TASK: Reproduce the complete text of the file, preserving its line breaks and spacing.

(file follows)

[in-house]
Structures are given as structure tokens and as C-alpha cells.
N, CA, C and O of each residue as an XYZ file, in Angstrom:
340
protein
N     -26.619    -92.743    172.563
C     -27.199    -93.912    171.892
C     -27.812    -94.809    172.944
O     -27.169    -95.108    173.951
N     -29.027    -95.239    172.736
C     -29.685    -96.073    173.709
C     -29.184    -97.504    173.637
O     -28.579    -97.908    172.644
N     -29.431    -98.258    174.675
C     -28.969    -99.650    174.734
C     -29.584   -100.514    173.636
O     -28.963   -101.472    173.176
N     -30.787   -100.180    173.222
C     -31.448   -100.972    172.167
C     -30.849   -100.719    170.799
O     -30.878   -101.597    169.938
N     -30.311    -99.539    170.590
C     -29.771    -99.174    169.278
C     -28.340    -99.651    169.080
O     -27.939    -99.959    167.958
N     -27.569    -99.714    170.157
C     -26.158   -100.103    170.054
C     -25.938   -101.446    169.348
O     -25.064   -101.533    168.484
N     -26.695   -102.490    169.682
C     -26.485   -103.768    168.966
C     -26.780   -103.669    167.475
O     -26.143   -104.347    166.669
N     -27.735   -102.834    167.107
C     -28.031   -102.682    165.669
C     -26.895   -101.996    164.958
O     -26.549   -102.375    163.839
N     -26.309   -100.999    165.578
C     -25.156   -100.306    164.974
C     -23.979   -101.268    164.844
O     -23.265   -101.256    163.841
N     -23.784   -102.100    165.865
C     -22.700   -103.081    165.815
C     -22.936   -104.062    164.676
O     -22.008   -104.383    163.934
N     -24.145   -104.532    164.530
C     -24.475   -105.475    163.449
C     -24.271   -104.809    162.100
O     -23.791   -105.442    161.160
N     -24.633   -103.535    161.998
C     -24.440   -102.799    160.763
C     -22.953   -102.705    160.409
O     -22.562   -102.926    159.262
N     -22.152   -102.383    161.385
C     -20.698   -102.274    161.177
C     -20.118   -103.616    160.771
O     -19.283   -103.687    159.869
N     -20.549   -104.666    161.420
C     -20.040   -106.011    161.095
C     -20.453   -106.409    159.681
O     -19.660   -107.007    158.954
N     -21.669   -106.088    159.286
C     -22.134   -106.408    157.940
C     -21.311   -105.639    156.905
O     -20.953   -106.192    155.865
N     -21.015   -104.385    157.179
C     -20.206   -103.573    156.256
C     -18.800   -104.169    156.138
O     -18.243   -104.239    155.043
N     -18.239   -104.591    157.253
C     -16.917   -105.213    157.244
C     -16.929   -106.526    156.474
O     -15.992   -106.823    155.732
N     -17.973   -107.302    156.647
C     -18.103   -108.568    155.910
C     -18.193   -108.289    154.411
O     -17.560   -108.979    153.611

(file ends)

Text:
[in-house]
Structures are given as structure tokens and as C-alpha cells.
N, CA, C and O of each residue as an XYZ file, in Angstrom:
340
protein
N     -26.619    -92.743    172.563
C     -27.199    -93.912    171.892
C     -27.812    -94.809    172.944
O     -27.169    -95.108    173.951
N     -29.027    -95.239    172.736
C     -29.685    -96.073    173.709
C     -29.184    -97.504    173.637
O     -28.579    -97.908    172.644
N     -29.431    -98.258    174.675
C     -28.969    -99.650    174.734
C     -29.584   -100.514    173.636
O     -28.963   -101.472    173.176
N     -30.787   -100.180    173.222
C     -31.448   -100.972    172.167
C     -30.849   -100.719    170.799
O     -30.878   -101.597    169.938
N     -30.311    -99.539    170.590
C     -29.771    -99.174    169.278
C     -28.340    -99.651    169.080
O     -27.939    -99.959    167.958
N     -27.569    -99.714    170.157
C     -26.158   -100.103    170.054
C     -25.938   -101.446    169.348
O     -25.064   -101.533    168.484
N     -26.695   -102.490    169.682
C     -26.485   -103.768    168.966
C     -26.780   -103.669    167.475
O     -26.143   -104.347    166.669
N     -27.735   -102.834    167.107
C     -28.031   -102.682    165.669
C     -26.895   -101.996    164.958
O     -26.549   -102.375    163.839
N     -26.309   -100.999    165.578
C     -25.156   -100.306    164.974
C     -23.979   -101.268    164.844
O     -23.265   -101.256    163.841
N     -23.784   -102.100    165.865
C     -22.700   -103.081    165.815
C     -22.936   -104.062    164.676
O     -22.008   -104.383    163.934
N     -24.145   -104.532    164.530
C     -24.475   -105.475    163.449
C     -24.271   -104.809    162.100
O     -23.791   -105.442    161.160
N     -24.633   -103.535    161.998
C     -24.440   -102.799    160.763
C     -22.953   -102.705    160.409
O     -22.562   -102.926    159.262
N     -22.152   -102.383    161.385
C     -20.698   -102.274    161.177
C     -20.118   -103.616    160.771
O     -19.283   -103.687    159.869
N     -20.549   -104.666    161.420
C     -20.040   -106.011    161.095
C     -20.453   -106.409    159.681
O     -19.660   -107.007    158.954
N     -21.669   -106.088    159.286
C     -22.134   -106.408    157.940
C     -21.311   -105.639    156.905
O     -20.953   -106.192    155.865
N     -21.015   -104.385    157.179
C     -20.206   -103.573    156.256
C     -18.800   -104.169    156.138
O     -18.243   -104.239    155.043
N     -18.239   -104.591    157.253
C     -16.917   -105.213    157.244
C     -16.929   -106.526    156.474
O     -15.992   -106.823    155.732
N     -17.973   -107.302    156.647
C     -18.103   -108.568    155.910
C     -18.193   -108.289    154.411
O     -17.560   -108.979    153.611